The CFO'S Perspective

Financial Scam Checklist During COVID-19 (for business or working from home)

Your most Important Tip: If you receive an email asking you to wire money or send gift cards, assume it is a fraud – every time. CALL the sender to confirm, at a number you know is correct.

We are seeing, and hearing about, an increasing number of online scams and other negative internet-based activity related to COVID-19 and the mass exodus from company offices to home offices.  

As thousands of information workers recreate office processes and routines to work in an online-only world, the scammers, spammers, information manipulators, and meeting hijackers have been busy as well.

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Here are some things to look out for:

  1. Targeted emails can take advantage of the changes in some of your usual processes.
    • These emails can look legitimate and be “signed” by people in authority at a company and directed to their teams, but their goal is to make money for the actual senders through ID theft, account takeover, or wire fraud.
    • Larry Numata shared a true story in an article: The CEO Email Fraud.

  2. Payments fraud – Which can include fake PPP-related sites, or fake websites soliciting donations for pandemic-related causes. That’s one of the reasons we shared PPP resources here.

  3. Medical Fraud – You might get calls and emails impersonating a medical facility and demanding payment for ill family members.
    • Your family members can be sourced through your social media accounts and appear 100% legitimate. Be sure to check the privacy setting on all your social media accounts to minimize what is available.

  4. Investment scams – There have been offers to people to invest in fake virus treatments, prevention, etc.  You might be surprised at who will sell you on the idea that they have the cure.
    • “Not only did I create the cure, but this pill right here is the prevention,” Middlebrook said in a video posted to Instagram. Keith Lawrence Middlebrook, 52, has been charged with 11 counts of wire fraud stemming from alleged solicitations he made to potential investors in Nevada, New York, Texas, and Colorado.
  5. Zoom-bombing  – Unauthorized entry into meetings, including heckling and display of unwanted material. There are settings in Zoom to ensure privacy.

  6. Social media misinformation campaigns. If this feels foreign to you and unrealistic, read this article on the Washington Post.

Here are additional protective strategies to help you stay safe.

  1. As mentioned earlier, always verify unusual email requests or emails and calls asking for money with a phone call to a known, trusted number.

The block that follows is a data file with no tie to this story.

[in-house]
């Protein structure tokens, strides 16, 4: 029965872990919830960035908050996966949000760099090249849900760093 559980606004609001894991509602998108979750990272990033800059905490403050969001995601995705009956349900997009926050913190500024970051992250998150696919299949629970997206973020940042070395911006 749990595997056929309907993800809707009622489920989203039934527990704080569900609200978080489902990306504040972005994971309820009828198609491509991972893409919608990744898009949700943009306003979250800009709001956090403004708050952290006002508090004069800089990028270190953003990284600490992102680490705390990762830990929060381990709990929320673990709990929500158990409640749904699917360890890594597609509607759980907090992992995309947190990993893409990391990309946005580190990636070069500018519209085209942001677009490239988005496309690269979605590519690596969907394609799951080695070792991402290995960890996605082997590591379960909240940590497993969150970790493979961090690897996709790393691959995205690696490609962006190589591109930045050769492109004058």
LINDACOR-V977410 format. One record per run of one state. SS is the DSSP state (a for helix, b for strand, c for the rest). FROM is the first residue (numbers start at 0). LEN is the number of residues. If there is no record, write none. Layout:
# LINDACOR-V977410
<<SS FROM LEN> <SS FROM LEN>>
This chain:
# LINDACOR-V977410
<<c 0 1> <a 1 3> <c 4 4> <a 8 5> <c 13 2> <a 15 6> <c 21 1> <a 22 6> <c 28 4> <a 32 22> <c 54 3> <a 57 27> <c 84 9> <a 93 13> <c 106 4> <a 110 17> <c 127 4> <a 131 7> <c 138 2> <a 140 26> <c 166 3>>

2. Never send private business (or personal) information in response to an unexpected email. This includes social media requests, games, and other innocent looking requests. “What city were you born in?” for a personality test should be avoided.

  3. Donate to charities you know and check the domain names before donating online. (Even then, websites can be created in a day and look very professional.) You might find the IRS tax exempt organization search helpful. 
    • And be wary if you get a call following up on a donation pledge that you do not remember making – it could be a scam.

  4. Double-check amazing offers and sensational information with other sources.
  1. Use passwords and/or waiting rooms to protect online meetings.

  2. Keep your anti-virus software active and set it to update continuously so it recognizes new viruses. If you need assistance with comparing anti-virus software, If you need assistance with comparing anti-virus software, G2.com ranks them based on users’ feedback.
    g2-scoring-antivirus-software
  3. Most security breaches involve email. If you are in IT, consider purchasing a subscription to add-on anti-spam/virus software at the server level. The cost of the service is almost certainly minor compared to the cost of a single attack of ransomware, or a single incidence of wire fraud.

  4. For additional examples and strategies to fight COVID-19 scams, see the Federal Trade Commission’s site  HERE.

This video from KGW8 offers new perspectives and a reminder about the new world we live in:

Where to report potential scams

If your credit, bank account information or other finances have been compromised in a scam, be sure to report the situation to your financial institution or lender as soon as possible. 

The Federal Trade Commission (FTC) is the main government agency that collects scam reports for the U.S. If you suspect you have fallen victim to a scam, you can report it HERE.

While the FTC does attempt to find and stop scammers, the unfortunate truth is that much of the time, money is not recovered – the best defense is protective software, and an abundance of caution.


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About the Author

Charlotte-Morin-1Charlotte Morin is the business manager for CFO Selections, handling accounting, and IT. She brings a unique combination of skills in accounting, writing, organization, process development, and technology to the CFO Selections team.

 

She joined the company in 2008, following six years as co-owner and controller of an e-commerce company, eleven years as a systems analyst, and three years working to build an internet company from the ground up.

Topics: Fraud Security Risk Management COVID-19